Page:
where the house are adobe huts and
the language of the people is Spanish.
Only a few steps away from th
railroad station is a model of a Pueblo
home, an adobe trnetare whose only
entrance is from the roof; gained by
means of a long ladder. This is typ
ical of the houses of the Pueblo In
dians, built after they had fallen un
der the more Or leas thriftless influ
ence of the Spanish Mexicans. When
tne spaniaras rirst came, anu nwcao
f mnv sreneratlons thereafter, the
he Spaniards first came, ana inaeea
pueDlo8 "retained their typical system
f fc building. Each village was
communal and all of the people lived
in the same huge house. Some of
these were built of stone, but more
often of adobe. They wfere three to
six stories in height, each story re
ceding from the one below It Usually
these towns were sunt on some ms"
place accessible only by a steep trail !
and in everv instance mere waa
door opening out of the lower story,
but always a ladder reaching to the
entrance on the top of the ground
floor, a ladder that could be easily
raised for purposes of defence. Sev
eral of these pueblos are In easy mo
toring distance of Albuquerque.
When New Mexico was ceaea to ids
-nteeoThe to teTo? th4 ' taE
irants made by the 8Uh and Mexl- ,
can Buu:..i. .. t j..-.
social institutions oi aew auivu
Huge Land Grants.
The huge land grants of the Spanish
era are governed after the ancient
custom, and, in fact, form practically
independent communities. Their in
habitants, for the most "part, are
Spanish-speaking Mexicans, whose
manners of living are not radically
different from their kinsmen below the
(Continued on Page Six.)
he had poll thr reeeinte fo. two
previous to the tune he fcad asfcrfL
aatef1UIiMd " f
papers -for n&turalizatinn ' ..j .-i
--, wiott lor b first
tine presence of the commissioner Ti5 i
otfcer witnesses that he iwui bewTwJjIw. I
in El Paso reularlv since he bad bm
of age, 25 years ago. He came toTM
Paso in 1S73 from Mexico and Frlw
wfcs the first time that he had ever msS
out any paers to become naturalized
During the ipresent week tbe, euL.
skmer, Georse B. Oliver, has mademif
papers for 93 Mexicans who hav A
clared their intention of becoming -ifj
zens of th Knit.) . rs2r "
I other rush for first papers has uJmH
's Saturday is the last dav ifcev ?f'
Tinsss. "" &
BEHEADED AND BURNED BY IttOB
- Guayaquil, Ecuador. Jan. 26. Gen.
Pedro Monetro, vrho recently -was the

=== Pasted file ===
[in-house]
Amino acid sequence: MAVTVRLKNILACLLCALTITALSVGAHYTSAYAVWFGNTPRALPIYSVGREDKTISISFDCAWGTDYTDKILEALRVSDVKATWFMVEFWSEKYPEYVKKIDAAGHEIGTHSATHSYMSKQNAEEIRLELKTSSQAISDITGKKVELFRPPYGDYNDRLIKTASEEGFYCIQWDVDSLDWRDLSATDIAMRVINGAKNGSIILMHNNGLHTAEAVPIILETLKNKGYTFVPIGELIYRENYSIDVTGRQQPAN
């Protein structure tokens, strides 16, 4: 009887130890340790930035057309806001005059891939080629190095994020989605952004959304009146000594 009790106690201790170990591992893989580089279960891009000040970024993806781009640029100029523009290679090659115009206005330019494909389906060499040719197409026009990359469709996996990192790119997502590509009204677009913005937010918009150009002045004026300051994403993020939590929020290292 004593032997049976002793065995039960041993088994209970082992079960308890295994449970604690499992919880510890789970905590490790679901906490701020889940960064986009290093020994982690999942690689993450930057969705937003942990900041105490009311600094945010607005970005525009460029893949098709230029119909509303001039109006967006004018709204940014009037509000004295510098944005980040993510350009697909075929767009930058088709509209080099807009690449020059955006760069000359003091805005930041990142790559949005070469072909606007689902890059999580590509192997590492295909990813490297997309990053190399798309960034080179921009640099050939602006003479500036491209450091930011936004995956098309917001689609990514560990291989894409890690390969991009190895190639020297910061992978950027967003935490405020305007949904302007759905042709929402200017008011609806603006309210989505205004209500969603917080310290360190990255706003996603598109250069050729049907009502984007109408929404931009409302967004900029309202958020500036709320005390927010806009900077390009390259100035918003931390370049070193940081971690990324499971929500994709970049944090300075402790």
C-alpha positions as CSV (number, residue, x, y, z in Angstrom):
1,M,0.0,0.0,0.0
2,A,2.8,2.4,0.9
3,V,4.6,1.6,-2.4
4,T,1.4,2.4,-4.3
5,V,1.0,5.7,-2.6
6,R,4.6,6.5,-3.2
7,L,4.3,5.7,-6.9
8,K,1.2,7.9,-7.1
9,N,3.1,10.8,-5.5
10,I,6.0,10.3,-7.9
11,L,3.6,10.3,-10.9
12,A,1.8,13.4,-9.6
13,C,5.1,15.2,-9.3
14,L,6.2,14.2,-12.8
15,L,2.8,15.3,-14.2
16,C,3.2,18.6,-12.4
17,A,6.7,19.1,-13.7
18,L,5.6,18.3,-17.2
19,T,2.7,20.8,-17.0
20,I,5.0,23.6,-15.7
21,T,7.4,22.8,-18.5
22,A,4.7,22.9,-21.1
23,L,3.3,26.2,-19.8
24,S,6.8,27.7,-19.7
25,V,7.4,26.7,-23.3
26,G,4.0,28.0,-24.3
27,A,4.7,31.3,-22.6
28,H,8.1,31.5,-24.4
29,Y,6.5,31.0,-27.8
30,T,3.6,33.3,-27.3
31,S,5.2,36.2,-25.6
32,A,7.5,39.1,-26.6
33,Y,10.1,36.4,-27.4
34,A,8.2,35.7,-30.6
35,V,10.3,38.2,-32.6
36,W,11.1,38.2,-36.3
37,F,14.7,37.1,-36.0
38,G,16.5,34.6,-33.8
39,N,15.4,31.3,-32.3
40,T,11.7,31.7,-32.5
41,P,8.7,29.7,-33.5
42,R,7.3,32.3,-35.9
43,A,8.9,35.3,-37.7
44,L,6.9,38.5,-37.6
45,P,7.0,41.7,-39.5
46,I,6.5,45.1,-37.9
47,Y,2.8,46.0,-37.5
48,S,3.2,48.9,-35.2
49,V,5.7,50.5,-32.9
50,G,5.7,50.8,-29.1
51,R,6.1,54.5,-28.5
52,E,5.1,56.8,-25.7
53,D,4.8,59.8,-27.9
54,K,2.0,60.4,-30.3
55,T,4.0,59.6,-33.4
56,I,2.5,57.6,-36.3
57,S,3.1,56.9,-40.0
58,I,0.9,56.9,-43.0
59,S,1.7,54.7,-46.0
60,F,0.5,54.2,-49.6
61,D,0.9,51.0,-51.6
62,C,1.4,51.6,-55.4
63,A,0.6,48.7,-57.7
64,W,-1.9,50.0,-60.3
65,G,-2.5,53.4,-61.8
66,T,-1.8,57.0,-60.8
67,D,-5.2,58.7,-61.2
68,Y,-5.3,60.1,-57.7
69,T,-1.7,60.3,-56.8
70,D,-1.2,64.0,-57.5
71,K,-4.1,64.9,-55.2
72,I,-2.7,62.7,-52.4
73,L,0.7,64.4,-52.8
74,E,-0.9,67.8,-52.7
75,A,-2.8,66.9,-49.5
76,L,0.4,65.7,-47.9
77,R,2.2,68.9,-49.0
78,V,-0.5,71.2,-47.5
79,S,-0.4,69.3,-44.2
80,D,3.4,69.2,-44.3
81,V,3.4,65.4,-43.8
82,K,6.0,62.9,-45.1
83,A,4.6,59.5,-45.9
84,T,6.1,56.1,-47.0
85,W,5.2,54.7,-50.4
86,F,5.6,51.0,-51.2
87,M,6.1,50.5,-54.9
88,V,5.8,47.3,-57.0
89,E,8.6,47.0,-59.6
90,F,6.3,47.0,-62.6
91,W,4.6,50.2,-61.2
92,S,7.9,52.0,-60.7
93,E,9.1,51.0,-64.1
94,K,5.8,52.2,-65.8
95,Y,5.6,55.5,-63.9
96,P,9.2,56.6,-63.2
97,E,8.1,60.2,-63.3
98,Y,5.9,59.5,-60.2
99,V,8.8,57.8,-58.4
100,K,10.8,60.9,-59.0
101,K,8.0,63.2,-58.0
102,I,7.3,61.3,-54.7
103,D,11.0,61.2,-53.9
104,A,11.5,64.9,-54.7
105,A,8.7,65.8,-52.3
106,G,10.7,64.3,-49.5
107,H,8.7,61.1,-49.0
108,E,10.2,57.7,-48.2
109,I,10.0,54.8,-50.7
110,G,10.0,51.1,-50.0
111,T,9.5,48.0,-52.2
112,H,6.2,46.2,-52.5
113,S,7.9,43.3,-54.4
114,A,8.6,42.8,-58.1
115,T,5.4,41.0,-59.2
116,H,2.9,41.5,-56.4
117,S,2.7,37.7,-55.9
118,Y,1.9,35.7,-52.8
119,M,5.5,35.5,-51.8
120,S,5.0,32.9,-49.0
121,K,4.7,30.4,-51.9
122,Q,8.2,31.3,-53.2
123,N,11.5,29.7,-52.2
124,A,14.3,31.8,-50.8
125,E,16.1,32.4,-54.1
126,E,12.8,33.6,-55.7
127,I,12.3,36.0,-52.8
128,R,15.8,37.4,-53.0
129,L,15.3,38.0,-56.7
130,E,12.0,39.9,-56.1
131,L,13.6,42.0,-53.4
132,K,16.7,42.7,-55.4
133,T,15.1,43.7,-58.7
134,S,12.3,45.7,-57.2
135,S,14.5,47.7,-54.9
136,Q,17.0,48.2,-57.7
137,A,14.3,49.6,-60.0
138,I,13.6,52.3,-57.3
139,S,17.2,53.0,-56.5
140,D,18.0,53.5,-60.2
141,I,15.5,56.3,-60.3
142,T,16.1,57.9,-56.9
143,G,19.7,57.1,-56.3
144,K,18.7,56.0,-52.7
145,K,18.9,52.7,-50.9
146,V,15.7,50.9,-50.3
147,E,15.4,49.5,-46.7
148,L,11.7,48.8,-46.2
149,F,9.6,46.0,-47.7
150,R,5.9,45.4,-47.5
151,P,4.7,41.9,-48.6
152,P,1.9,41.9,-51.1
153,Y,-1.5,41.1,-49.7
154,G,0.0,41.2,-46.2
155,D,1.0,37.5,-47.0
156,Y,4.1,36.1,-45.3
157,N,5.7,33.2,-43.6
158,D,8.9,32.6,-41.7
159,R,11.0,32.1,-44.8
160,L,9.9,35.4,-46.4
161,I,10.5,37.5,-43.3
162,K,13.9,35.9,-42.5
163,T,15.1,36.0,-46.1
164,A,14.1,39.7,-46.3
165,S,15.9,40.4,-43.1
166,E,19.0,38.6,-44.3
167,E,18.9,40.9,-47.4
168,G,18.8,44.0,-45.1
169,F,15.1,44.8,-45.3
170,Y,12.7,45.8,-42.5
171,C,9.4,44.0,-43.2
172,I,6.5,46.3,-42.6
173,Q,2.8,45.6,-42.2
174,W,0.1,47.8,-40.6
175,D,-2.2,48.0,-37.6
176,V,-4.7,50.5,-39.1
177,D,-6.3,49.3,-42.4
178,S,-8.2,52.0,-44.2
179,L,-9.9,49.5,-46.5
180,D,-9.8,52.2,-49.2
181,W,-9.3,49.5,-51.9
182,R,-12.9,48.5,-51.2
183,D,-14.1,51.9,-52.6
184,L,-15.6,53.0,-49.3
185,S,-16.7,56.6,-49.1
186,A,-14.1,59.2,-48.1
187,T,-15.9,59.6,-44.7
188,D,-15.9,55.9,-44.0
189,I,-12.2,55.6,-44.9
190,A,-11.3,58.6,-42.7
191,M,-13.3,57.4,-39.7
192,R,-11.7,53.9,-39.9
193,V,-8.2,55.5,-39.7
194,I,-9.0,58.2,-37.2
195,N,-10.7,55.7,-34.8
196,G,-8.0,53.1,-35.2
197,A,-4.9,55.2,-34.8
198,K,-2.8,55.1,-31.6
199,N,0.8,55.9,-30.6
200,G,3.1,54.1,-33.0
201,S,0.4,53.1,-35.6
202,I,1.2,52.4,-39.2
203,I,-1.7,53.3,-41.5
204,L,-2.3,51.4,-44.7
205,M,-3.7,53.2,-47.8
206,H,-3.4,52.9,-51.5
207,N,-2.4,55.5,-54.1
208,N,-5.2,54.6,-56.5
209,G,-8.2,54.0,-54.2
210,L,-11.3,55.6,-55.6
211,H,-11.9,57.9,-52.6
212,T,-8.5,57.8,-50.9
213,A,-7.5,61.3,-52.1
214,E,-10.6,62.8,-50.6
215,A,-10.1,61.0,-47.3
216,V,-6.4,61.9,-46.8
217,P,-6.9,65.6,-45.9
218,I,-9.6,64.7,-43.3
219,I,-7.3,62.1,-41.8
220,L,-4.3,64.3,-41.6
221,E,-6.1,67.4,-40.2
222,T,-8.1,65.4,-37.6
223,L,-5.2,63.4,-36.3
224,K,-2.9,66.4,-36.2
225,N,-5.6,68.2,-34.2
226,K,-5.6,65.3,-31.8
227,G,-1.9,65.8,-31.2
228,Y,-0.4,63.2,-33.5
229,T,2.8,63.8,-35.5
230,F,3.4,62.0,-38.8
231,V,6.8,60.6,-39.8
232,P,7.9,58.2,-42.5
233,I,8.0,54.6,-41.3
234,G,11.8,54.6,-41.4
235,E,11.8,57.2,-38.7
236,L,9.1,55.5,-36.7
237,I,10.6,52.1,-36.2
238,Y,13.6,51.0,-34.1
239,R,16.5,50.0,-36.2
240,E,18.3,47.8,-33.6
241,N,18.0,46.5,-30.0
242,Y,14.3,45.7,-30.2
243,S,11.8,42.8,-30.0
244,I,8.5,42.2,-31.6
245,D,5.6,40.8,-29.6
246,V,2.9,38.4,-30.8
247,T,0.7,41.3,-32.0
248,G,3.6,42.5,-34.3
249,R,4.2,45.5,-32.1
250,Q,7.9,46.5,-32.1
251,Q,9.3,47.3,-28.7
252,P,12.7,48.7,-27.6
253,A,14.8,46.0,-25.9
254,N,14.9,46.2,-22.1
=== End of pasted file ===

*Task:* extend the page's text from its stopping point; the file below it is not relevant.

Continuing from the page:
popular hero of Guayaquil, was yester
day shot by the angry populace, drag
ged Into the streets, beheaded and
Gen. Monetro In November last was
proclaimed president by the troops sta
tioned in Guayaquil, but handed over
the leadership In the provincial guTem
ment to Gen. Klavlo Alfaro.. A revo
lutionary army went from Guayaquil to
meet the s oyernment troops from Quito
who, under the command of Gen. Leoni
ds, Flasa, defeated them and eventu
ally forced Guayaquil to capitulate.
Gen Monetro, with other leaders, was
captured on January 22 and Inst evea-
Judge Walthall Declines to
Interfere With Work on
the Pearson Mills.
THE SITE IS
The construction of the Pearson mills
in El Paso Is not to be stopped. This
was assured when judge A. M. Walthall
In the 41st district court Friday morn
ing declined to grant the Injunction
sought by Mrs. Carmen S. Samaniego to
restrain Dr. F. Stark Pearson from con-
. T .. . T'.Sr - -- - i
a fuit was pondJas in the federal court
a rzso between other parties and
tnat tne leaerat court In- that ease had
taken the property into its custody by
a writ of -sequestration; that the de
fendant in this suit had filed a replevin
bond In that- case and had taken the
property Into possession and that the
district court ought not now to prevent
the defendant, by injunction, from go
ing Into possession, as he would be au
thorized to do under his bond filed, in
the federal court.
Judge Walthall refused to grant the
injunction prated restraining defendant
from going Into possession of the prop
erty as be had a right to do under his
bond in the federal court.
The Site Cleared.
The Pearson plant site Is now cleared
of all the adobe houses and the first
steel for the tracks and sidings is be
ing lafd. The spur track to connect